- Syosset Central School Dist
Four Syosset Students Named 2024 Regeneron Science Talent Scholars
Four Syosset High School Students have been named 2024 Regeneron Science Talent Search (Regeneron STS) Scholars. Congratulations to Syosset High School seniors Alex Chen, Griffin Hon, Vincent Huang, and Aryan Shah. The Regeneron STS is the nation’s oldest and most prestigious pre-college science competition.
These students were selected from 2,162 U.S. and international high school students who submitted original research in critically important scientific fields of study. They are among 300 students named Regeneron STS scholars and hope to be among 40 finalists named later this month. Each scholar will receive a $2,000 award with an additional $2,000 per scholar going to the high school to support STEM education. STS scholars are selected based on their exceptional research skills, commitment to academics, innovative thinking and promise as scientists as demonstrated through the submission of their original, independent research projects, essays, and recommendation.
“Alex, Griffin, Vincent, and Aryan’s incredible dedication to this research process have earned them this recognition for being the best of the best. We are so proud of all our research students for their hard work and commitment to the research journey,” said Syosset High School lead research facilitator Heather Hall. “None of what we accomplish here would be possible without all of the outstanding faculty and staff who work tirelessly to support our research students.”
Of these four Syosset seniors, three of them conducted scientific research, while one conducted a social science research project.
Alex Chen completed his project, “Evaluating the Neuroprotective Effects of Spearmint Oil in the Caenorhabditis elegans model of Alzheimer’s disease,” at Syosset High School under the direction of Dr. Mary Hendrickson and Ms. Olivia LaRocca. Alex tested the ability of spearmint oil to lower reactive oxygen species (ROS) and combat Alzheimer’s disease in C. elegans. He found that spearmint oil significantly decreased ROS levels in wild-type worms and increased survival rates in the Alzheimer’s disease model. Taken together, these results show that spearmint oil is a promising substance to explore for further research in aging and Alzheimer’s disease
Griffin Hon completed his project, “Evaluating Differential Nutritional Regulation of Stem Cell Plasticity,” at Cold Spring Harbor Laboratory under the direction of Dr. Semir Beyaz. This novel case study underscored the nuanced distinctions in nutritional regulation in Inflammatory Bowel Disease (IBD), which is essential for precision medicine. Arachidonic acid, found in high quantity in lean meats, was shown to have the potential to restore IBD healing capacity by returning differentiated cells to stemlike states. Griffin’s finding can lead to an economical and accessible dietary supplement opportunity for IBD patients.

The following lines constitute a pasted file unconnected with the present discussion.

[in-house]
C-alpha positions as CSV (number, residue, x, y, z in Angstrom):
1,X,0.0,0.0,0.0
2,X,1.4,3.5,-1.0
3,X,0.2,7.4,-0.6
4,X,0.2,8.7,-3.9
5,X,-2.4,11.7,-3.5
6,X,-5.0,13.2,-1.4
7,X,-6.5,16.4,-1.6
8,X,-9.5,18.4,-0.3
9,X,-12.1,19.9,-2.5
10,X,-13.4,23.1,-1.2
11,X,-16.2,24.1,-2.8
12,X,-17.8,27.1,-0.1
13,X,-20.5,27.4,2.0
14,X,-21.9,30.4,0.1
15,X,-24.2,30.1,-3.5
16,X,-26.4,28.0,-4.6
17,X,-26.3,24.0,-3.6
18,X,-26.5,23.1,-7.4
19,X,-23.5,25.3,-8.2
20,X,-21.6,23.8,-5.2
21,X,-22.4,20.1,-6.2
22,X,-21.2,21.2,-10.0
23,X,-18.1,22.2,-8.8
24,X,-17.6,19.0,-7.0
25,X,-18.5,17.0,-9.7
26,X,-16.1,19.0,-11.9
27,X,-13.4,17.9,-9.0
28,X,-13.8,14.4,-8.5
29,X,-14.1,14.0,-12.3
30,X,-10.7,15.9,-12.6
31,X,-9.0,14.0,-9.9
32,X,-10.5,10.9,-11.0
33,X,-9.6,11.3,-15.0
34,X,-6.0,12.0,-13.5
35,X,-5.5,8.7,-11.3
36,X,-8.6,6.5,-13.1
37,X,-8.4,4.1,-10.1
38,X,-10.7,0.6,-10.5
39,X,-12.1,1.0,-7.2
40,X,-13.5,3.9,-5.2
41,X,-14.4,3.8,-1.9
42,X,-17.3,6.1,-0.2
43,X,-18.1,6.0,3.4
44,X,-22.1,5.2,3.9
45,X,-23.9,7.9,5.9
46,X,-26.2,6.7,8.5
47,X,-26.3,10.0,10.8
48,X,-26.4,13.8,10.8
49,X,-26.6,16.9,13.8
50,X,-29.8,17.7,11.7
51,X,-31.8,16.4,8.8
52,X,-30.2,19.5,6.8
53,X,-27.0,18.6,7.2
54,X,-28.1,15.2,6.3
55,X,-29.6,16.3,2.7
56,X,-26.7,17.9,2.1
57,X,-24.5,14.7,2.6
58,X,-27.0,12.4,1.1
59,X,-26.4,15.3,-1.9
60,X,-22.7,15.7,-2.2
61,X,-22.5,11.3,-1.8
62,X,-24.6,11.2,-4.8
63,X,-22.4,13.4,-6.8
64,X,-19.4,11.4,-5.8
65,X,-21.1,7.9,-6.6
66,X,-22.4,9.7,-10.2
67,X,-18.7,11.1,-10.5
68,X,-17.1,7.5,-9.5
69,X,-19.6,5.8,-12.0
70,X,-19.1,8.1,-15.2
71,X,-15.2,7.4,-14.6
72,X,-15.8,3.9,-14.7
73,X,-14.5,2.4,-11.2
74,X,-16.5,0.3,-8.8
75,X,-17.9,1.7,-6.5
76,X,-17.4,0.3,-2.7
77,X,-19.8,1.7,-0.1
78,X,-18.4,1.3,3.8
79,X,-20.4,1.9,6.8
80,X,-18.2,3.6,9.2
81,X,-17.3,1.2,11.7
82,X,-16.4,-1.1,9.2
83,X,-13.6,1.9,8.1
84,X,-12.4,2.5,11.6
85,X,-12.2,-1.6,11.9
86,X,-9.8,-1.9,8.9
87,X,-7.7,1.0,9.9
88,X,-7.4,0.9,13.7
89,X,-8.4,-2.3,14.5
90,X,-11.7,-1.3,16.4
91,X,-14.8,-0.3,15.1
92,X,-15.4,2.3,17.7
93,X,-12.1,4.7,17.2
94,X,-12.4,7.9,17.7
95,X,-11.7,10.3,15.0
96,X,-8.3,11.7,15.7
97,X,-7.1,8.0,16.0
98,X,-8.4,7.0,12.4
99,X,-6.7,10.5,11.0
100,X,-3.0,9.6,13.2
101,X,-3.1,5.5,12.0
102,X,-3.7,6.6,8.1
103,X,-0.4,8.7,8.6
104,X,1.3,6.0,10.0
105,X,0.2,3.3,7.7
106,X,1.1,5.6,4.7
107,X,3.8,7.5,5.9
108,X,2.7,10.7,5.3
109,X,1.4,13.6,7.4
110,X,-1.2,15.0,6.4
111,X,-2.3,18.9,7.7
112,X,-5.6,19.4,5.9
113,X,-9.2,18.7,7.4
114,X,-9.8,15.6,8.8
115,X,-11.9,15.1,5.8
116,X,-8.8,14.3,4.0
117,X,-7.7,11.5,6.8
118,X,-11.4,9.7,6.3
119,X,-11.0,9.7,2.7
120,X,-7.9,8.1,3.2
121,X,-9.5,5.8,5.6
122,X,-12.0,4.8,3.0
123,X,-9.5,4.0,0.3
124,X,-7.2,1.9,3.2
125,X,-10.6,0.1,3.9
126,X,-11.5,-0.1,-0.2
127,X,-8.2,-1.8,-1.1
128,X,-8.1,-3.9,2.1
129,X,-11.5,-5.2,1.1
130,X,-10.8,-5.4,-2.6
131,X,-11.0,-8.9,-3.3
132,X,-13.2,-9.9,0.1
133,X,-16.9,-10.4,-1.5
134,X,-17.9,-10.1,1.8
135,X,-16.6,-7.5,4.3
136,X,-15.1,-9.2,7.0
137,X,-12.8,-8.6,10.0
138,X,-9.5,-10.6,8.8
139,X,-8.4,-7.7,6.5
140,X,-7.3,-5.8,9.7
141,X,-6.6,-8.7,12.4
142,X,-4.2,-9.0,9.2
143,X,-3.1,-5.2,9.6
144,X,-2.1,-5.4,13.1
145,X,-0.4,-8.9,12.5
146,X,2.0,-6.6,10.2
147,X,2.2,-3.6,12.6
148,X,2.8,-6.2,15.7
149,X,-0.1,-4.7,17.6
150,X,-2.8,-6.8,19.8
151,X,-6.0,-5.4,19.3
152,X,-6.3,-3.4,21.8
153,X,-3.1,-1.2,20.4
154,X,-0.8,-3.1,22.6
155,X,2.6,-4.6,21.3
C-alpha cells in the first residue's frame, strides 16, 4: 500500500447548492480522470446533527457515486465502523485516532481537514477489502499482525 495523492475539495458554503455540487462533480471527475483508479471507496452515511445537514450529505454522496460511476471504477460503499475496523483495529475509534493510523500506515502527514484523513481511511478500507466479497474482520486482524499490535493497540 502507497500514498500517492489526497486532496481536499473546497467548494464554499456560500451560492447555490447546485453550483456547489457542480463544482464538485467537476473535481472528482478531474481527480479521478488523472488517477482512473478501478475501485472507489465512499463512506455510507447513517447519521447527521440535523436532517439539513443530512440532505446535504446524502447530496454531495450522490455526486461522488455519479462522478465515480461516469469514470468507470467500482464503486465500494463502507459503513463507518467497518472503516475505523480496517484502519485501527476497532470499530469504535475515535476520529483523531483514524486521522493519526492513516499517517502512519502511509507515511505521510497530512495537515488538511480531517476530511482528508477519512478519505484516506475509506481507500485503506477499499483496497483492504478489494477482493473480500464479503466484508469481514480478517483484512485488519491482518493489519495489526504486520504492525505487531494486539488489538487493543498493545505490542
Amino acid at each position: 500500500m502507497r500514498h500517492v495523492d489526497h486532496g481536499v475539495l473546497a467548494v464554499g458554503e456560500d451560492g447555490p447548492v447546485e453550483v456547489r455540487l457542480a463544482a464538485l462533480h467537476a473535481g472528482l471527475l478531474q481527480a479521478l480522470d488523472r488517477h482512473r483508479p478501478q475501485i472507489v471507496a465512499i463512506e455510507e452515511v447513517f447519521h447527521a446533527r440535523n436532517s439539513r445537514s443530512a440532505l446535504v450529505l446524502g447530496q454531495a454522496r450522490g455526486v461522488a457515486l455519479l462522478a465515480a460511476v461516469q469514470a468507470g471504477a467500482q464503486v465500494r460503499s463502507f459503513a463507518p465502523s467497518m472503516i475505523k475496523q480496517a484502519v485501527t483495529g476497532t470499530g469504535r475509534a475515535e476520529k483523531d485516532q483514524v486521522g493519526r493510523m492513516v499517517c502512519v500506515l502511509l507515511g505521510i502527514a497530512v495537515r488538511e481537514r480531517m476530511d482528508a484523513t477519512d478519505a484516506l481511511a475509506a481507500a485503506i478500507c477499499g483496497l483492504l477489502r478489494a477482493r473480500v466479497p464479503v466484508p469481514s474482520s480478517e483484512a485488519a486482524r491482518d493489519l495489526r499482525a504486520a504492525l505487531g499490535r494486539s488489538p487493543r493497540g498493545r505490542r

Vincent Huang’s project, “An Advanced Computer App for Simulating White-beam Diffraction Laue Patterns in Modern X-ray Crystallography,” was completed under the direction of Dr. Michael Dudley and Dr. Balaji Raghothamachar at Stony Brook University. This computer application LauePt4 calculates the Laue pattern produced by a crystal, producing an exact simulation. In manufacturing computer chips, crystals are cut along not the physical surface, but along the internal lattice plane. Vincent hopes that with LauePt4, the process of identifying crystal orientations can be made more efficient, which has the potential to solve current chip shortages experienced by the economy.
Aryan Shah completed his project, “Analyzing the Effects of Different Types of Gerrymandering on Congressional Representation Across the 2010 Redistricting Cycle,” at Syosset High School under the direction Dr. Brett Klopp. His study compares the effects of two different types of gerrymandering, cracking and packing, on representation. Aryan found that packed districts generally had an increase in approval rating after gerrymandering, whereas it decreased for cracked districts. These findings can help to shine light on how legislative districts can be structured to best represent their constituents.
The 40 finalists in the competition, to be named on January 24, will undergo a rigorous judging process, interact with leading scientists, display their research for the public, meet with national leaders, and compete for more than $1.8 million in awards provided by Regeneron.